Addressing the stigma surrounding drug use in Singapore, the speakers stressed that addiction isn’t always the problem — it’s often just a symptom. Intersectionality demands our recognition of the traumas that all too often accompany LGBTQ+ experiences. Speaking from their personal experiences, the facilitators urged sensitive, empathetic attention to our community’s needs, which have to be acknowledged and met by specific welfare initiatives.

‘Such queer-centric mental health initiatives are few and far between,’ said IULN Co-Executive Directors Tynn Yi and Charmaine, who wished to be identified only by their forenames.

‘Our primary goals for Self Qare Day were to impart healthy coping mechanisms to queer youth who are disproportionately affected by mental health issues, as well as to provide a safe space for queer youth to access these facilities.’

Organisers worked hard to make the event both inspiring and informative. A series of pamphlets from the Asia Pacific Transgender Network outlined the available resources for legal and medical transitions. IULN also provided its own pamphlets, including such pertinent titles as ‘Sexual Assault Awareness for LGBTQ Youth’ and ‘Trans* in College: A handbook for transgender students in Singapore’s universities’.

The latter handbook was a thoughtfully curated mixture of anecdotal and official statements. Researchers had gone out of their way to vet multiple universities’ welfare services, providing students with a peer-reviewed guide to LGBTQ+ counselling.

I couldn’t help but appreciate the living proof that members of our community could thrive.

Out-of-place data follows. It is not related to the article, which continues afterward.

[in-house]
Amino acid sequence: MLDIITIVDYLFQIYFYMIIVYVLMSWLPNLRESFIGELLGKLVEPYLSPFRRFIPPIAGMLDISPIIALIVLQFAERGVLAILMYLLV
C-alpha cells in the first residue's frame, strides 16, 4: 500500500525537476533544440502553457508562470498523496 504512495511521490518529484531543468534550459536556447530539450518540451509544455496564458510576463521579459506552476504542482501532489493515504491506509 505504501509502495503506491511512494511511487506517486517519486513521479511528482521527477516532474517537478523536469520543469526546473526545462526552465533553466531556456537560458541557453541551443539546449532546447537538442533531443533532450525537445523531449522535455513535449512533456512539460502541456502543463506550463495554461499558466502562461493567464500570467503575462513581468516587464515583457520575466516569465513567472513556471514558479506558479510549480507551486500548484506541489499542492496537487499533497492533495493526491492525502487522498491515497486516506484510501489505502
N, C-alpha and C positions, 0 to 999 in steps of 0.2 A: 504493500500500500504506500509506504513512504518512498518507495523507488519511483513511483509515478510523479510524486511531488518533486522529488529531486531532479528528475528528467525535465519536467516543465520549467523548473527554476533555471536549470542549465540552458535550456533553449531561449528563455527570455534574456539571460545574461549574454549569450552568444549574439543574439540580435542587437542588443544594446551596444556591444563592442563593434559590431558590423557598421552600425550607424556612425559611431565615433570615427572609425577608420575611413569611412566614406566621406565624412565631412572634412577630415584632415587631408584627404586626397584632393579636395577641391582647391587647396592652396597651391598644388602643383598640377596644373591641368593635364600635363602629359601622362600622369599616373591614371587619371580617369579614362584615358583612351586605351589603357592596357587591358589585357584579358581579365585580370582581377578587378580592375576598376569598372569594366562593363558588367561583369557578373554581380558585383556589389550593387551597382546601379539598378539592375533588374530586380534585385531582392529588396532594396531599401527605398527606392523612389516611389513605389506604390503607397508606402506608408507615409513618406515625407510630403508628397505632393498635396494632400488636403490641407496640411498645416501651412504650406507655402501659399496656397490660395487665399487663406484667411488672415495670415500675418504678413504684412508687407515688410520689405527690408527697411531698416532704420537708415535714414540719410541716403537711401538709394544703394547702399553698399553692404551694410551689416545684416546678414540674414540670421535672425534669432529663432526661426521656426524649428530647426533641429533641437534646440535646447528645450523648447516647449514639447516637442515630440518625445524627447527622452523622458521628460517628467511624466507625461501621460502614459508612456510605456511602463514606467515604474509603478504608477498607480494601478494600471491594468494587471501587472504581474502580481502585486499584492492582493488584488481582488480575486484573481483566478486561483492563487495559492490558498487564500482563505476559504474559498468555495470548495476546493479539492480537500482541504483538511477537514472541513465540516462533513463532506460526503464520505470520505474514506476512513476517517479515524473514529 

For example, the researchers wrote of the National University of Singapore Counselling and Psychological Services: ‘We’ve had a pleasant experience working with them and from what we know, their counsellors (including head of counselling) are LGBT-affirming. We were pleased to find that they were highly receptive to increasing their outreach and support to LGBTQ+ students.’ Another section featured a detailed breakdown of dormitories, toilets, and shower facilities aimed to help students find trans-friendly campus accommodation.

It was deeply moving to find members of my community working together to look after our own. Immense care had clearly gone into making sure that transgender students were aware of and had access to important resources.

Furthermore, the event was attended by a significant number of older couples despite being targeted at queer youth. Having grown up without LGBTQ+ adult role models, I couldn’t help but appreciate the living proof that members of our community could thrive.

‘We received overwhelmingly positive feedback from our participants, who said that the event was very warm and cosy,’ the Co-Executive Directors reflected. And it certainly was. Music and voices were always drifting upwards from lower to upper floors, whether from Raphael Revindran’s yoga session or the dance workshop led by Strictly Guys Dancing, a partner dance interest group for LGBTQ+ men.

Self Qare Day demonstrated LGBTQ+ people’s formidable ability to care for each other, and it was a life lesson in caring for ourselves. The phrase ‘safe space’ wasn’t a refusal to acknowledge what made us feel unsafe; our struggles felt seen. It’s a delicate balance, and one which IULN event organisers achieved remarkably well.

‘I wish you courage, I wish you strength,’ were the closing words of the afternoon’s mindfulness session facilitated by Tan Cheen Chong of Now Your Mind. I’m grateful for the powerful effort this event made to demonstrate both qualities. Self-care isn’t cowardice or weakness. It’s a necessary means of coping with the harsh realities I wish we didn’t have to face.